Bibliothèque Richelieu looks great again

The main reading room, Salle Labrouste, is dedicated to Art history

Once I was looking at an exhibition for a sale at Drouot and I saw a piece I liked which had already been sold fifty years ago. I went straight to Bibiliothèque Richelieu to research the previous catalog on their microfilms. And there I found all the details I needed. Registering and finding the files were incredibly easy and I felt like a great scholar for one hour ! Well this has become even more luxurious and easy since the reopening on December 15 th of many reading rooms and direct access to the books.

The new reading room of Arts et Spectacles

Richelieu is a mine of treasures, “the largest art history library in Europe and maybe in the world”, said Laurence Engel, its director. With her colleagues, Michelle Bubenicek, director of Ecole des Chartes and Eric de Chassey, director of Institut national d’histoire de l’art, she was introducing us to the newly renovated and only partially completed, Bibliohthèque Nationale on rue de Richelieu.

Old style decoration with plugs for the computer and impeccable desks

And I was impressed. The library was first installed rue Vivienne by Colbert in 1666 and moved on the actual site, 58 rue de Richelieu, in 1721. It now hosts coins, medals, maps and plans, prints, photography and specialized books. Its manuscripts collection counts 370 000 pieces including papyrus and precious illuminated books.

Ecole des Chartes has kept its book original shelves

Six departments are now housed there, Arts du spectacle, Estampes and photography, Manuscripts, Monnaies, médailles et antiques, Music. The 400 seats in the Labrouste room (from 9 am to 7.30 pm) will enable researchers to work comfortably. Thanks to Jacques Doucet’s library,  the quality of documents is exceptional.

The glass passage between the two buildings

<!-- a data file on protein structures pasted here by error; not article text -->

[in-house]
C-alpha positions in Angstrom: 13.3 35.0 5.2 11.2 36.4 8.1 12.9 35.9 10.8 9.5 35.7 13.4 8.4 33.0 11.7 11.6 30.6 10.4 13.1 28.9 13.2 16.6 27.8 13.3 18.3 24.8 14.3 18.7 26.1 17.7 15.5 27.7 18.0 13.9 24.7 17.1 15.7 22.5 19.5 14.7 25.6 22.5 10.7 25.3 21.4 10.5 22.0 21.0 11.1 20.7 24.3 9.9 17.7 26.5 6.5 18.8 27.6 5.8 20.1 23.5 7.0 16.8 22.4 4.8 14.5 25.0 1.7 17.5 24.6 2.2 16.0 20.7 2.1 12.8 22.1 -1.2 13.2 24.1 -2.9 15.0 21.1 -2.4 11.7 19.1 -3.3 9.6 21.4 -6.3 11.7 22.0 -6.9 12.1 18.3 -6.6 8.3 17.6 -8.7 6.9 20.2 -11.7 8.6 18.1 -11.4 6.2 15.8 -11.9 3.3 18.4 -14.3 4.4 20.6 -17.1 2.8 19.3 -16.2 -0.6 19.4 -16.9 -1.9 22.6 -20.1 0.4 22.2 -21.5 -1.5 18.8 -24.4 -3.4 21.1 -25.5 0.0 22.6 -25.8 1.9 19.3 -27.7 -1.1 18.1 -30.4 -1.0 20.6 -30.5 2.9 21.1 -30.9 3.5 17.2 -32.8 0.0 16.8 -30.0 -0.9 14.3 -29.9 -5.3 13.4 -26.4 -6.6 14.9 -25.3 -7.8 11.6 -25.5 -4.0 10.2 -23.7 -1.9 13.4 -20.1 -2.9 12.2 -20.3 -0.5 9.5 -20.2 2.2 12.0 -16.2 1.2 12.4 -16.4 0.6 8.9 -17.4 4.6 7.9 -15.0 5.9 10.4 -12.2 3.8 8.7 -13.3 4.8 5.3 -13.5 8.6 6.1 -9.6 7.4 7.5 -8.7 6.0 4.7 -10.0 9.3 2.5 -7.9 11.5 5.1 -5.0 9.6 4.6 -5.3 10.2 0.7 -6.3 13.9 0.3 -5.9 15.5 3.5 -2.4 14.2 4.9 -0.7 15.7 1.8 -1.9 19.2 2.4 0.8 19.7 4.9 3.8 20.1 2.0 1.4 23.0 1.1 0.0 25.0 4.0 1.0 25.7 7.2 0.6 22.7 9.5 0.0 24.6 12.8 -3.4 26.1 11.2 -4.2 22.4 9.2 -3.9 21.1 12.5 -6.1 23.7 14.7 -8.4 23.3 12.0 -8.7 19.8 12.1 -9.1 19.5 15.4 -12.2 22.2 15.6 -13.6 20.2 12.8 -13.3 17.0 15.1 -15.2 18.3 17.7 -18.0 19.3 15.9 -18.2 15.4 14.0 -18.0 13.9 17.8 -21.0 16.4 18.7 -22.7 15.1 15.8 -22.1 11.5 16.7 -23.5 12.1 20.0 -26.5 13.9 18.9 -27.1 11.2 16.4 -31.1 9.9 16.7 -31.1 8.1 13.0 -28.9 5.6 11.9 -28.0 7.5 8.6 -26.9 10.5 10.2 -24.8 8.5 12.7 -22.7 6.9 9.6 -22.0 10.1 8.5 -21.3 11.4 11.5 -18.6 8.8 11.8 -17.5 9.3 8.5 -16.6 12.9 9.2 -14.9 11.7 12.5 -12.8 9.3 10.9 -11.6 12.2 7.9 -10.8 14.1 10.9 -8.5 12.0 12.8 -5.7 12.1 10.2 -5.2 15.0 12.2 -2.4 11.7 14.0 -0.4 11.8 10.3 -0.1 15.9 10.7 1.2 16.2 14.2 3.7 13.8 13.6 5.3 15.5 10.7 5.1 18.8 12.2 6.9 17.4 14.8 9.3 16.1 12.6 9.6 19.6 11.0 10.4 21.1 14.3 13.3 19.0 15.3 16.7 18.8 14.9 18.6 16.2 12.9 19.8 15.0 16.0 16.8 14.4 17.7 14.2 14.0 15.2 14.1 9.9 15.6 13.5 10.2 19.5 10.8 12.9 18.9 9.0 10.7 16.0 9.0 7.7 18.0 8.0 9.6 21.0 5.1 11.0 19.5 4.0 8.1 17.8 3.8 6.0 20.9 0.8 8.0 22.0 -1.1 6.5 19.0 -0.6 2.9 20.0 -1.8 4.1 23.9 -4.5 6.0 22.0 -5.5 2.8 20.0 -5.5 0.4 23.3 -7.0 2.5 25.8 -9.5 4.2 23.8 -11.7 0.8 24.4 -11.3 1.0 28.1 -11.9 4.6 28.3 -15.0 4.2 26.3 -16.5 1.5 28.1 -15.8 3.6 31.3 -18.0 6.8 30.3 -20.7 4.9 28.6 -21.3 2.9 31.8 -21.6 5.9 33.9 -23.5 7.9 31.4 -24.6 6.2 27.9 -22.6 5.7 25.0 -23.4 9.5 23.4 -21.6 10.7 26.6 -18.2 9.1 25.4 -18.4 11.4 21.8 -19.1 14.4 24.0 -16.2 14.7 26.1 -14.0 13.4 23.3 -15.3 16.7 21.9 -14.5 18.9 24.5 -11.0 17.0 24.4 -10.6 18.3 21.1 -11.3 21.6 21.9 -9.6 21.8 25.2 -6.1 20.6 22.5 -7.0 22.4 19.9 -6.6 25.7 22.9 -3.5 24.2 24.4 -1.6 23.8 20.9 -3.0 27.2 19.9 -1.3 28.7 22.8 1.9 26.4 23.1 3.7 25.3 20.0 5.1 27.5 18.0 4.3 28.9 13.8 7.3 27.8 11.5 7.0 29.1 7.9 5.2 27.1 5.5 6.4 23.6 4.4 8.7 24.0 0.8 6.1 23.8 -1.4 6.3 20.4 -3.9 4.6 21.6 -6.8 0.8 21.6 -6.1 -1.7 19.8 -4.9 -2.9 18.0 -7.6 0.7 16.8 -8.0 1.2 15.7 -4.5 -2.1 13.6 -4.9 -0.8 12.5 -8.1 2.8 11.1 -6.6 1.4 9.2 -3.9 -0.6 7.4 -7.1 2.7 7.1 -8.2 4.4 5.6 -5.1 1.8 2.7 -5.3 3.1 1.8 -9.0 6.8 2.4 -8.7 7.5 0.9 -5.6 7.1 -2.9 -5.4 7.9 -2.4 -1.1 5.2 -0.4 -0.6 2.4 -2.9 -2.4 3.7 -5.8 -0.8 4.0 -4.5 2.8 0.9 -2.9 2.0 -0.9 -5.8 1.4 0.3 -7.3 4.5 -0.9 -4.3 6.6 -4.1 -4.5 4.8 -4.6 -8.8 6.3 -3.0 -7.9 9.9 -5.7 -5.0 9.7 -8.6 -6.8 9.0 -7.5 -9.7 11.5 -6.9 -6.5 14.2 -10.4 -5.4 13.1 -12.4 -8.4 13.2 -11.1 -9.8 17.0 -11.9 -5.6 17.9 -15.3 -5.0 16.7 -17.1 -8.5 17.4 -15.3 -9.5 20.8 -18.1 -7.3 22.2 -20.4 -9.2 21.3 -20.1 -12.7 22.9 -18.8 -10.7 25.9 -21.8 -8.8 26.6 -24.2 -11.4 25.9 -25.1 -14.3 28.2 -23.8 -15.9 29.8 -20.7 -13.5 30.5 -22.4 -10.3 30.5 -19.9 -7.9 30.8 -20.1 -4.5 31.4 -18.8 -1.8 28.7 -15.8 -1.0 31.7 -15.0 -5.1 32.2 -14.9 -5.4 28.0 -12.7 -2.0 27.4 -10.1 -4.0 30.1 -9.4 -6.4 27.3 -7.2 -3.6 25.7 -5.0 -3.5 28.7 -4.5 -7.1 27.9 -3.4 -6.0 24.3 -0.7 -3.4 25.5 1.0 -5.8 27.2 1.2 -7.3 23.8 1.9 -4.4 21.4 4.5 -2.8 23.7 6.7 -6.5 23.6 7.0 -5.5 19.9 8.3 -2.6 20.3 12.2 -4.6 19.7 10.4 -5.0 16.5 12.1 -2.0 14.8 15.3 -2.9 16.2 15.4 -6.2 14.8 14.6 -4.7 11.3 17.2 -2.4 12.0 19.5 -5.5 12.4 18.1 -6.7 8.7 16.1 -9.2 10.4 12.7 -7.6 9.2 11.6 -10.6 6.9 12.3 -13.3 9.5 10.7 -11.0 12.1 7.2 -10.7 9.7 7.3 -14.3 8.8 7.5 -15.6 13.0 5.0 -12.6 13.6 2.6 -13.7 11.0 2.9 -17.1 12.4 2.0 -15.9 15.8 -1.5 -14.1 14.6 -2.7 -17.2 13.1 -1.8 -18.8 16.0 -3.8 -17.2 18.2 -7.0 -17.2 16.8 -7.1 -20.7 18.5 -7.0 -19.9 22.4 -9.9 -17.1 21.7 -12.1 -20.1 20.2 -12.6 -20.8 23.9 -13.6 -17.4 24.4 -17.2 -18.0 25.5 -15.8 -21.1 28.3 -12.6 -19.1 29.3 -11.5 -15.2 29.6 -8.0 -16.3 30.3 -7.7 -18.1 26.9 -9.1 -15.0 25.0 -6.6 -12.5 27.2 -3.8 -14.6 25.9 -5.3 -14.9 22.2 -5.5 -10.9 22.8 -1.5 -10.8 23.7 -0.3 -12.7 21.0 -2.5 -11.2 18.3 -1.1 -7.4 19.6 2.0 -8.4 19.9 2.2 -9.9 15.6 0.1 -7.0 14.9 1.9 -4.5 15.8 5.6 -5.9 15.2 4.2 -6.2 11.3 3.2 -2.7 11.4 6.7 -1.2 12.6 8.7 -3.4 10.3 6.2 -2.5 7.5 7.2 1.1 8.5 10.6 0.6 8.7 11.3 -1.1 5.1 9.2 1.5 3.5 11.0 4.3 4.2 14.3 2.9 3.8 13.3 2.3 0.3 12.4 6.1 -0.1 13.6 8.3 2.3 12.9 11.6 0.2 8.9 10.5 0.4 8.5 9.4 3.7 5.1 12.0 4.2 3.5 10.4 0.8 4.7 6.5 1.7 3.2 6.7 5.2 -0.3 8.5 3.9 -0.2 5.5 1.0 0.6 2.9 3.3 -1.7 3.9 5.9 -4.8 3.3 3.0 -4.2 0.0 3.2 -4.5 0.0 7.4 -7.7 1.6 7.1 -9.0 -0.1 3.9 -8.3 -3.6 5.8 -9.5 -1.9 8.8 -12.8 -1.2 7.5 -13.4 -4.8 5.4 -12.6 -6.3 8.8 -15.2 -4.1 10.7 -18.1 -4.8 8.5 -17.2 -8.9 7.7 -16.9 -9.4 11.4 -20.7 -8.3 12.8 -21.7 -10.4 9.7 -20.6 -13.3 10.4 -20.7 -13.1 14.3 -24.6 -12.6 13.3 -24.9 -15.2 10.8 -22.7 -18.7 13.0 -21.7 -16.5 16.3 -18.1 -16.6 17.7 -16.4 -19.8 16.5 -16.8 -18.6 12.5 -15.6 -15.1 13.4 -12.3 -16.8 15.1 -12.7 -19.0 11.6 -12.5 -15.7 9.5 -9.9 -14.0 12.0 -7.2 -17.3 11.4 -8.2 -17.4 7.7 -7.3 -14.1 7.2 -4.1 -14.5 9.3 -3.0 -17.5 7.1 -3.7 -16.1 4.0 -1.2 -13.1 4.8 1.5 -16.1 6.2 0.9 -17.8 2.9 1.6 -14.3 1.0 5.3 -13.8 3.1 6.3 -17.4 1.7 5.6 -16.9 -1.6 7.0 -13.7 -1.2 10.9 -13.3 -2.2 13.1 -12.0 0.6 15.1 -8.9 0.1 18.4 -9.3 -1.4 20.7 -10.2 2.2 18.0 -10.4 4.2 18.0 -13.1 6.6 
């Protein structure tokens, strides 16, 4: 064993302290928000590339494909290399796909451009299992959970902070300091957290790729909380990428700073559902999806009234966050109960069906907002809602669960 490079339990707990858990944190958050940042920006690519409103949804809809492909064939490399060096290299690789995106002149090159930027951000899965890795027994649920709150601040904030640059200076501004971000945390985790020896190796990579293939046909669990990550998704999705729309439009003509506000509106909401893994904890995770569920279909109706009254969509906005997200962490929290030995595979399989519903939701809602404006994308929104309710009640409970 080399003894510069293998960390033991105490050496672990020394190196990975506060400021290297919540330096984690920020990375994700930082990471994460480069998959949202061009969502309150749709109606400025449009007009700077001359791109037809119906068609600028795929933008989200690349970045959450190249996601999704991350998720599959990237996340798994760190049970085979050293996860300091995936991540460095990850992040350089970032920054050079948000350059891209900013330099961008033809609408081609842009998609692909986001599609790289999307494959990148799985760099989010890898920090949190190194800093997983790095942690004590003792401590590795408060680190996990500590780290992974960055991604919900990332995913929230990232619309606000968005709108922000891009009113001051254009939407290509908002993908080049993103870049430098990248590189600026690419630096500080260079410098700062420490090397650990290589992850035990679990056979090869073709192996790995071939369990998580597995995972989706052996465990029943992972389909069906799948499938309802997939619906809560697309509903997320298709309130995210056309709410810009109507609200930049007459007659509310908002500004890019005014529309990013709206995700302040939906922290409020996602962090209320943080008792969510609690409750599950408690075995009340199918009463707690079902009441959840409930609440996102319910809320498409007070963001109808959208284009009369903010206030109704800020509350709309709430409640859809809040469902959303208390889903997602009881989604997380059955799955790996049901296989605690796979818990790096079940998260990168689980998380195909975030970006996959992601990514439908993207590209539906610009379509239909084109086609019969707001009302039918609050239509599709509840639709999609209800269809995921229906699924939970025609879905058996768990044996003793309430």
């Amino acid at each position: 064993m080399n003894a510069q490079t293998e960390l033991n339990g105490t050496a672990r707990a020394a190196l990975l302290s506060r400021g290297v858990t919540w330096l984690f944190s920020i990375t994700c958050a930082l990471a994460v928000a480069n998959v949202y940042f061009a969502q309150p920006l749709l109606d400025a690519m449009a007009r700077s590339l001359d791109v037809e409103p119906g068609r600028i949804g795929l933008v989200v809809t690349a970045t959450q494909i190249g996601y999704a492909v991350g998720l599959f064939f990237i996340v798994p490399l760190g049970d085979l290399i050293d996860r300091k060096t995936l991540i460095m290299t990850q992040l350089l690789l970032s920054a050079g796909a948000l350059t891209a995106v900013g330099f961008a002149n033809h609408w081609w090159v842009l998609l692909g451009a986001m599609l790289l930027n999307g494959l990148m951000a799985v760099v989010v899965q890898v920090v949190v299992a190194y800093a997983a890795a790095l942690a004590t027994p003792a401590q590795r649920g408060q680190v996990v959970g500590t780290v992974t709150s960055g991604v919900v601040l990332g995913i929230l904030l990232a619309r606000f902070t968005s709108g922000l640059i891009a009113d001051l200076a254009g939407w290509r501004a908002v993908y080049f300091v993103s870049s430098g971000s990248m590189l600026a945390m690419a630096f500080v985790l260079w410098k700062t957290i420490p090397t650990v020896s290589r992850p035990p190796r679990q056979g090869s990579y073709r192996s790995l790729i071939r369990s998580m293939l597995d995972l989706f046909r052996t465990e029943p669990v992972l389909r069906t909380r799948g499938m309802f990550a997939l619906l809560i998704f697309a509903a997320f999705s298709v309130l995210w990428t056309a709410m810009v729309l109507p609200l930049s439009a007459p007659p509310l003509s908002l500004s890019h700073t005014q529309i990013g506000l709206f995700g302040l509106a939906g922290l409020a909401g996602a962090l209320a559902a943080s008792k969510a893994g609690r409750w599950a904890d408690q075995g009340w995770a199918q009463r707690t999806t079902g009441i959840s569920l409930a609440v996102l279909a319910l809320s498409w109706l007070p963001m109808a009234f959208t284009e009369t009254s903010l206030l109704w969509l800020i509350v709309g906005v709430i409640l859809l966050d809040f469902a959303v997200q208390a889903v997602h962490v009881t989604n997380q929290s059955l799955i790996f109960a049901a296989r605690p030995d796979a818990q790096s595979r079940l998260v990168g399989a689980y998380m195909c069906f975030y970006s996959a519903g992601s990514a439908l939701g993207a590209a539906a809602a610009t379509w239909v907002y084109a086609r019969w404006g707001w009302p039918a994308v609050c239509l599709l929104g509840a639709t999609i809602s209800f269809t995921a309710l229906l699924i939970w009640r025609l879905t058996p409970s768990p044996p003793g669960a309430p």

All public spaces are well renovated and have kept their 19 th century ambiance. And the glass passage which links the rooms devoted to Arts et Spectacles (with a nice little Sarah Bernhardt exhibition), to the manuscripts rooms, is a perfect link between buidings. The reading room is a light and happy space. But the large modern suspensions in Ecole des Chartes’ rotunda on rue des Petits Champs, and in the hall are so ugly that I will not show you any pictures. What is magnificent is the restored « magasins », book storage rooms, which have been open to self service consultation.

Maurice Chevalier’s archives

One can get a reader’s card for the year (for professionals and academics only) or for the month for people like you and me who are just curious to research a few themes.
It is a delightful place but exhibitions will only start in 2020 when the works is completed in all the spaces… Do take advantage of the open week-end visits on 13-15 January from 11am to 7pm with special conferences and film projections.

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3 Comments on “Bibliothèque Richelieu looks great again”

  1. Pamela H. Darling

    Thank you, Laure. This is wonderful information! I would like to take a small delegation of 12 to 15 prominent members of the Institute of Classical Architecture & Art–including distinguished American architects–to visit in June.

    Would you kindly email me the contact information of the director to request a private visit?
    Looking forward to the pleasure of hearing from you,
    Pamela Huntington DARLING, Chargée de Mission & Patron Member; Institute of Classical Architecture & Art

  2. LESLEY VELTEN-JAMESON

    Dear Laure,
    How delightful. Thank you for showing us this incredible library. I remember my first experience with a French library when I studied at the Ecole du Louvre in Paris back in 1980/81. Coming from Canada where libraries are very accessible I had never experienced such an archaic system as that of the Ecole du Louvre. It took minimum a half hour to receive the book you thought of taking out. However, as you could not see the art book before passing the order you had no idea as to what type of book you were asking for. Quite confounding for a North American!
    Keep up the great work, Laure.
    Happy New Year to you, Lesley

  3. Blandine

    Thank you, Laure.

    To Lesley :

    We need you of course, because “time is money”.

    And you need us of course, because “tout vient à point à qui sait attendre”.
    Our stupid and interesting system is based on waiting. What we call “l’apprentissage de la frustration”.

    For the “open week end visits”, by advance, we know that waiting to enter that wonderful place will be the rule.
    It explains “how the French think”. Title of a very good book. They have time to think quickly, because of waiting very often.

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